Income inequality linked to crime.


Here in Weston / Mount Dennis, a significant percentage of our population earns less than the average Toronto resident. In addition, we have more single parent households (30%, compared to the Toronto average of 21%).

How can these statistics be improved? Gentrification is often thought to be the answer. Unfortunately it can force low income people out through higher rents and property prices. This is happening across Toronto and simply shifts the problem to other areas. It does nothing to help people – in fact by forcing them to move, their lives are further disrupted. A better and more humane way is to support individuals so that they can pull themselves out of poverty. It also benefits society as a whole.

A review of studies in 2013 concluded that:

a decrease in income inequality is associated with sizeable reduction in crime. It is evident that a focus on reducing income inequality can be advantageous to reducing property crime, robbery, homicide and murder…

One of the problems with studies and facts is that sometimes they don’t fit the popular narrative. Some politicians find it much easier to blame the victims of poverty as being the cause of their own misfortune. They also look down on efforts to help the poor. Rob Ford’s famous ‘Hug a thug’ comment was made to justify his council vote against participating in a federal gang intervention project.

Should we expect politicians to look for ways to lower poverty? For example, raise the minimum wage so that people can earn a living wage. As of last month, the minimum wage became $14.00 and will become $15.00 next January. Without wishing to impugn the Premier’s motives, we may have to thank an election year and her attempt to outflank the NDP for that move. In general though, it makes sense to lower inequality as it has the potential to improve everyone’s quality of life.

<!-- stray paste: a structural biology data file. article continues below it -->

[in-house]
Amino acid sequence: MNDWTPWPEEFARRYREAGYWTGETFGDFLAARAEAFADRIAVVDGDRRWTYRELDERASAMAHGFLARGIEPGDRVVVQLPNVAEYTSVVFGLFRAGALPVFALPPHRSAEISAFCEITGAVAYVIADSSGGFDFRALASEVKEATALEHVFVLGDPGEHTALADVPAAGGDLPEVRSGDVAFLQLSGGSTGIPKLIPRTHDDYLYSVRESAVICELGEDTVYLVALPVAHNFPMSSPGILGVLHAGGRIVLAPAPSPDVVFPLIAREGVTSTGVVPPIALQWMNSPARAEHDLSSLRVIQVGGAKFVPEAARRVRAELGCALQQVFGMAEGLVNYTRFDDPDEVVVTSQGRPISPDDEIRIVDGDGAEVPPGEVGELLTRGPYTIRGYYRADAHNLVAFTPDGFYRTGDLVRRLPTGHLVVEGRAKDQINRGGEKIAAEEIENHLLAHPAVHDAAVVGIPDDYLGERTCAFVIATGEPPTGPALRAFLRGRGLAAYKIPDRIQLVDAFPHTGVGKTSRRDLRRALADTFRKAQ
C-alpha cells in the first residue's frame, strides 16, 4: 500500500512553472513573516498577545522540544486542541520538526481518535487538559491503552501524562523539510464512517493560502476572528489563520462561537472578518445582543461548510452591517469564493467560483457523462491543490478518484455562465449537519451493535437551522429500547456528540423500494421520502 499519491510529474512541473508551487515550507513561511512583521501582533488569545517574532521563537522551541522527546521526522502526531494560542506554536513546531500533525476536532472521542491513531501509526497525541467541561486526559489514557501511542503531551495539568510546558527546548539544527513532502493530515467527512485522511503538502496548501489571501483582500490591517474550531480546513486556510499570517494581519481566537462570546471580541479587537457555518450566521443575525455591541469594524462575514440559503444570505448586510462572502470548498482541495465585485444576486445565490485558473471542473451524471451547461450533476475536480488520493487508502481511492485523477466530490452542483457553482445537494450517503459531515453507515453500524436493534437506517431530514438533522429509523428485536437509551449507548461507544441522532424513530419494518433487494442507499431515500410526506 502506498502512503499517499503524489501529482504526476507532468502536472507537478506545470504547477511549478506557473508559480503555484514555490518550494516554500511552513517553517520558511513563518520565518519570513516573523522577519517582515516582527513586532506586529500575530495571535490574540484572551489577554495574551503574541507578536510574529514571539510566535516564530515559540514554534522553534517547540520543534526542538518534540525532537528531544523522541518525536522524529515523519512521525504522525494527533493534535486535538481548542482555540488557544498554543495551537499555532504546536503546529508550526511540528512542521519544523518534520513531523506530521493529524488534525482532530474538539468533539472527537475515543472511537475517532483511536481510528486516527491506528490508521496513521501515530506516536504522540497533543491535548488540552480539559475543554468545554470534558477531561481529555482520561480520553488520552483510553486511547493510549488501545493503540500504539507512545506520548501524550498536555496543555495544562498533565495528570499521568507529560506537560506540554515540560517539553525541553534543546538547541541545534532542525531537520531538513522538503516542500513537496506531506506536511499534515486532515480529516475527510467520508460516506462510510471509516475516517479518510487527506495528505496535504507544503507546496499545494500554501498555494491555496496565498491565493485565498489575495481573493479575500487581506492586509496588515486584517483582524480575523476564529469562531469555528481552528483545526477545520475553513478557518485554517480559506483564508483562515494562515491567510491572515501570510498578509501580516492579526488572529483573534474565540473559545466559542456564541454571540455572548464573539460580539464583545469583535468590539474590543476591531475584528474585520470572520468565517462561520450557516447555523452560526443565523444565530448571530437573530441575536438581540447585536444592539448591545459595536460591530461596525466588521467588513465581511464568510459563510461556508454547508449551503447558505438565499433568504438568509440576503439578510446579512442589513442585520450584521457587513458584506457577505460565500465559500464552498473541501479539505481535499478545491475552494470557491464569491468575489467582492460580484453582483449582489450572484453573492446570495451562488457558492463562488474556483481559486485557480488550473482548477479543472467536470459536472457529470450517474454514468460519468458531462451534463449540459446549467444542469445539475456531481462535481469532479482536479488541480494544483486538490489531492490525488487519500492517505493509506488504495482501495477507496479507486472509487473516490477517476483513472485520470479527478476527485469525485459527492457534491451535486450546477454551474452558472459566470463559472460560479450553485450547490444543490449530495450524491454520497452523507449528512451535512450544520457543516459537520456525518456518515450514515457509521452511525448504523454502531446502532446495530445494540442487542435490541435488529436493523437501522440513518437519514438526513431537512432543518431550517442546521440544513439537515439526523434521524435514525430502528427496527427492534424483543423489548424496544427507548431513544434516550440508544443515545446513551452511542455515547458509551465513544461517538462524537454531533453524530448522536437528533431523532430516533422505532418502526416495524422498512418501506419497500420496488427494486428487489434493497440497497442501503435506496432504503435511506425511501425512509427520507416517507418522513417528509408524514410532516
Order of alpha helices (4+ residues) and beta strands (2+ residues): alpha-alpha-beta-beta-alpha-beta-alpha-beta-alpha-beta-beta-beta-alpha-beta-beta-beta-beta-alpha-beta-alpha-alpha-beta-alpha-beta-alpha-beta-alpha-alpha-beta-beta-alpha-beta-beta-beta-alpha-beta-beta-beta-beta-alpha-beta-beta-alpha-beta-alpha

How else can politicians reduce inequality? They should be spending more on:

  • education
  • public housing,
  • transit
  • bike lanes
  • social services
  • libraries
  • parks
  • addiction support
  • homelessness.

Why should we support this? Another recent study has shown that increasing social spending has a more positive impact on longevity and general health than increasing health care spending.

With the provincial and civic elections coming up in June and October, politicians will be courting our vote through some blunt platforms. There will be some who will promise to reduce spending, find efficiencies and cut taxes. They will talk about taxpayers rather than citizens. They will promise to keep property taxes at or below the level of inflation and reduce income taxes – in effect forcing a funding shortage since costs are always rising. Beware of these people – they have caused our current crises through:

  • A constant focus on austerity
  • Inadequate spending on public housing and repairs
  • Opposing anti-poverty initiatives
  • Prioritizing cars over pedestrians, bicycles and public transit
  • Diversion of money to dogma / re-election driven transportation issues (e.g. Scarborough subway, Gardiner extension).